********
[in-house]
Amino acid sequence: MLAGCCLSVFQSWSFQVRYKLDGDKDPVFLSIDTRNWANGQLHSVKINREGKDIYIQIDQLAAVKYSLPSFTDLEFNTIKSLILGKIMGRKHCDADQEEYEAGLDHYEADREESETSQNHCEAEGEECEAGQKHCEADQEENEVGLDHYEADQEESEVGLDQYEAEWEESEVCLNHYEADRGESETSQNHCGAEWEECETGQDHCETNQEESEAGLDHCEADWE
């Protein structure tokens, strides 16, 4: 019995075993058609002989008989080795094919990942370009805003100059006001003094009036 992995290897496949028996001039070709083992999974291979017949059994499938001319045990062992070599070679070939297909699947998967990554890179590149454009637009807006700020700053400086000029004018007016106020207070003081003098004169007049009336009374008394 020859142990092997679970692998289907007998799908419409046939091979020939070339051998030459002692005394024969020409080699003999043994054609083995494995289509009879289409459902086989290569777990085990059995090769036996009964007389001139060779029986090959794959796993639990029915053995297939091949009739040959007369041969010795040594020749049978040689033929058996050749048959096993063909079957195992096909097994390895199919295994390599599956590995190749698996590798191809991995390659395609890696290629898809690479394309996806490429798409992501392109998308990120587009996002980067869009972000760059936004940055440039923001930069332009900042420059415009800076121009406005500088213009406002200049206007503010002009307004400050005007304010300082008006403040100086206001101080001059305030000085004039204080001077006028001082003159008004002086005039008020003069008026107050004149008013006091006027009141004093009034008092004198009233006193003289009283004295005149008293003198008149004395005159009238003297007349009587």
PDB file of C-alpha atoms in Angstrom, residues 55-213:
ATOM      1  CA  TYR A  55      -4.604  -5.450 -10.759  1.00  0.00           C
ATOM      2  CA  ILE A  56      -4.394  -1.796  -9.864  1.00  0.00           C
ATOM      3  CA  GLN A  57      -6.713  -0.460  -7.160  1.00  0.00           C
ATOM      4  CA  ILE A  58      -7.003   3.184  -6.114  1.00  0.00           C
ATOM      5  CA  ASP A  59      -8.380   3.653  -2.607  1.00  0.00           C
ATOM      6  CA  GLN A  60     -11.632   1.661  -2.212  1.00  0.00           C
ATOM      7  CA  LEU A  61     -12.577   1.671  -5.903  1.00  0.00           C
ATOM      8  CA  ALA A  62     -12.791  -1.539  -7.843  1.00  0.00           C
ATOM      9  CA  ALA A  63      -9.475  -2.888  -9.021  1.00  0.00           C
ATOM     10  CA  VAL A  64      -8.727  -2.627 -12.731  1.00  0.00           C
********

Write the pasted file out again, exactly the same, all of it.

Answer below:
[in-house]
Amino acid sequence: MLAGCCLSVFQSWSFQVRYKLDGDKDPVFLSIDTRNWANGQLHSVKINREGKDIYIQIDQLAAVKYSLPSFTDLEFNTIKSLILGKIMGRKHCDADQEEYEAGLDHYEADREESETSQNHCEAEGEECEAGQKHCEADQEENEVGLDHYEADQEESEVGLDQYEAEWEESEVCLNHYEADRGESETSQNHCGAEWEECETGQDHCETNQEESEAGLDHCEADWE
């Protein structure tokens, strides 16, 4: 019995075993058609002989008989080795094919990942370009805003100059006001003094009036 992995290897496949028996001039070709083992999974291979017949059994499938001319045990062992070599070679070939297909699947998967990554890179590149454009637009807006700020700053400086000029004018007016106020207070003081003098004169007049009336009374008394 020859142990092997679970692998289907007998799908419409046939091979020939070339051998030459002692005394024969020409080699003999043994054609083995494995289509009879289409459902086989290569777990085990059995090769036996009964007389001139060779029986090959794959796993639990029915053995297939091949009739040959007369041969010795040594020749049978040689033929058996050749048959096993063909079957195992096909097994390895199919295994390599599956590995190749698996590798191809991995390659395609890696290629898809690479394309996806490429798409992501392109998308990120587009996002980067869009972000760059936004940055440039923001930069332009900042420059415009800076121009406005500088213009406002200049206007503010002009307004400050005007304010300082008006403040100086206001101080001059305030000085004039204080001077006028001082003159008004002086005039008020003069008026107050004149008013006091006027009141004093009034008092004198009233006193003289009283004295005149008293003198008149004395005159009238003297007349009587």
PDB file of C-alpha atoms in Angstrom, residues 55-213:
ATOM      1  CA  TYR A  55      -4.604  -5.450 -10.759  1.00  0.00           C
ATOM      2  CA  ILE A  56      -4.394  -1.796  -9.864  1.00  0.00           C
ATOM      3  CA  GLN A  57      -6.713  -0.460  -7.160  1.00  0.00           C
ATOM      4  CA  ILE A  58      -7.003   3.184  -6.114  1.00  0.00           C
ATOM      5  CA  ASP A  59      -8.380   3.653  -2.607  1.00  0.00           C
ATOM      6  CA  GLN A  60     -11.632   1.661  -2.212  1.00  0.00           C
ATOM      7  CA  LEU A  61     -12.577   1.671  -5.903  1.00  0.00           C
ATOM      8  CA  ALA A  62     -12.791  -1.539  -7.843  1.00  0.00           C
ATOM      9  CA  ALA A  63      -9.475  -2.888  -9.021  1.00  0.00           C
ATOM     10  CA  VAL A  64      -8.727  -2.627 -12.731  1.00  0.00           C